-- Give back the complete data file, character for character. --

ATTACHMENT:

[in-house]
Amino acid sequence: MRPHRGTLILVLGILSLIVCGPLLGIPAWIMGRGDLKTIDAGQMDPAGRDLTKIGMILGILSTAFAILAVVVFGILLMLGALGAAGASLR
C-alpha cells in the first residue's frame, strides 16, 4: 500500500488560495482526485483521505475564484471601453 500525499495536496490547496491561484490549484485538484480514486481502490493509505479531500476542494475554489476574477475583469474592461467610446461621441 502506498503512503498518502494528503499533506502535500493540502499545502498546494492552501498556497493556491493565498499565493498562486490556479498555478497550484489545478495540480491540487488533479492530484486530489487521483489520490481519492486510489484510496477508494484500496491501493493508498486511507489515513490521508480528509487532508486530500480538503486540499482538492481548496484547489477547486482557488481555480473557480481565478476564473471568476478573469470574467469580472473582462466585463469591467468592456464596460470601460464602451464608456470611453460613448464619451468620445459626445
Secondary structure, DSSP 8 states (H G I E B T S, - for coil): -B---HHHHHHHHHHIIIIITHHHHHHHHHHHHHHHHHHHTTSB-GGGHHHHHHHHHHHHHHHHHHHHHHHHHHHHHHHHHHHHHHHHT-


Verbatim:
[in-house]
Amino acid sequence: MRPHRGTLILVLGILSLIVCGPLLGIPAWIMGRGDLKTIDAGQMDPAGRDLTKIGMILGILSTAFAILAVVVFGILLMLGALGAAGASLR
C-alpha cells in the first residue's frame, strides 16, 4: 500500500488560495482526485483521505475564484471601453 500525499495536496490547496491561484490549484485538484480514486481502490493509505479531500476542494475554489476574477475583469474592461467610446461621441 502506498503512503498518502494528503499533506502535500493540502499545502498546494492552501498556497493556491493565498499565493498562486490556479498555478497550484489545478495540480491540487488533479492530484486530489487521483489520490481519492486510489484510496477508494484500496491501493493508498486511507489515513490521508480528509487532508486530500480538503486540499482538492481548496484547489477547486482557488481555480473557480481565478476564473471568476478573469470574467469580472473582462466585463469591467468592456464596460470601460464602451464608456470611453460613448464619451468620445459626445
Secondary structure, DSSP 8 states (H G I E B T S, - for coil): -B---HHHHHHHHHHIIIIITHHHHHHHHHHHHHHHHHHHTTSB-GGGHHHHHHHHHHHHHHHHHHHHHHHHHHHHHHHHHHHHHHHHT-